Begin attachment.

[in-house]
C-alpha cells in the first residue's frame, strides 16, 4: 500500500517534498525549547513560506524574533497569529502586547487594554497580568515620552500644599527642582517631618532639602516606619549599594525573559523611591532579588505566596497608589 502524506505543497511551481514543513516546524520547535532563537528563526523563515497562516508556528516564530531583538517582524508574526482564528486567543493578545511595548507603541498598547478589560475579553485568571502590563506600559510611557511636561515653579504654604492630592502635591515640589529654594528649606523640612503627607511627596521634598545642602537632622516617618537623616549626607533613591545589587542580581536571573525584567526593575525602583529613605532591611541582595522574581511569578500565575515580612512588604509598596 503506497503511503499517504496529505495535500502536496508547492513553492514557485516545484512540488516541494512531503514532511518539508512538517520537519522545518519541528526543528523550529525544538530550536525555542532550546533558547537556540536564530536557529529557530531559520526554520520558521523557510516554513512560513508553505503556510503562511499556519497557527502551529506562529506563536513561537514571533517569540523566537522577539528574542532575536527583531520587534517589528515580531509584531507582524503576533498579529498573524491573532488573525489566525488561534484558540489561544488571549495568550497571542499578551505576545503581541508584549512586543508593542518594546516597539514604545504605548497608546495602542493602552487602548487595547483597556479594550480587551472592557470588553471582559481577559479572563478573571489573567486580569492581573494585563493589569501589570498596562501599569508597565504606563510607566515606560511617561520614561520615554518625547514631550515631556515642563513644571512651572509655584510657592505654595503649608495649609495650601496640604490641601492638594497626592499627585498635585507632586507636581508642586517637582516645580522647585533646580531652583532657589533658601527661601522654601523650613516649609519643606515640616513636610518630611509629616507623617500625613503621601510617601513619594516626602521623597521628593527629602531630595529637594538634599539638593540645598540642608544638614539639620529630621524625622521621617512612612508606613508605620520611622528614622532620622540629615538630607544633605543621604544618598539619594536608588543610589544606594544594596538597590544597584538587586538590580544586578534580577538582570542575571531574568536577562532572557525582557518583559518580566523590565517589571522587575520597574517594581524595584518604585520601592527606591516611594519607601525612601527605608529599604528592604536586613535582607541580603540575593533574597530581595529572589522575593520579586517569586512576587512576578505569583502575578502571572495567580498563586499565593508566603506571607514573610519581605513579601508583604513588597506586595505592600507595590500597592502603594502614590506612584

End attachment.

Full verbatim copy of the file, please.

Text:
[in-house]
C-alpha cells in the first residue's frame, strides 16, 4: 500500500517534498525549547513560506524574533497569529502586547487594554497580568515620552500644599527642582517631618532639602516606619549599594525573559523611591532579588505566596497608589 502524506505543497511551481514543513516546524520547535532563537528563526523563515497562516508556528516564530531583538517582524508574526482564528486567543493578545511595548507603541498598547478589560475579553485568571502590563506600559510611557511636561515653579504654604492630592502635591515640589529654594528649606523640612503627607511627596521634598545642602537632622516617618537623616549626607533613591545589587542580581536571573525584567526593575525602583529613605532591611541582595522574581511569578500565575515580612512588604509598596 503506497503511503499517504496529505495535500502536496508547492513553492514557485516545484512540488516541494512531503514532511518539508512538517520537519522545518519541528526543528523550529525544538530550536525555542532550546533558547537556540536564530536557529529557530531559520526554520520558521523557510516554513512560513508553505503556510503562511499556519497557527502551529506562529506563536513561537514571533517569540523566537522577539528574542532575536527583531520587534517589528515580531509584531507582524503576533498579529498573524491573532488573525489566525488561534484558540489561544488571549495568550497571542499578551505576545503581541508584549512586543508593542518594546516597539514604545504605548497608546495602542493602552487602548487595547483597556479594550480587551472592557470588553471582559481577559479572563478573571489573567486580569492581573494585563493589569501589570498596562501599569508597565504606563510607566515606560511617561520614561520615554518625547514631550515631556515642563513644571512651572509655584510657592505654595503649608495649609495650601496640604490641601492638594497626592499627585498635585507632586507636581508642586517637582516645580522647585533646580531652583532657589533658601527661601522654601523650613516649609519643606515640616513636610518630611509629616507623617500625613503621601510617601513619594516626602521623597521628593527629602531630595529637594538634599539638593540645598540642608544638614539639620529630621524625622521621617512612612508606613508605620520611622528614622532620622540629615538630607544633605543621604544618598539619594536608588543610589544606594544594596538597590544597584538587586538590580544586578534580577538582570542575571531574568536577562532572557525582557518583559518580566523590565517589571522587575520597574517594581524595584518604585520601592527606591516611594519607601525612601527605608529599604528592604536586613535582607541580603540575593533574597530581595529572589522575593520579586517569586512576587512576578505569583502575578502571572495567580498563586499565593508566603506571607514573610519581605513579601508583604513588597506586595505592600507595590500597592502603594502614590506612584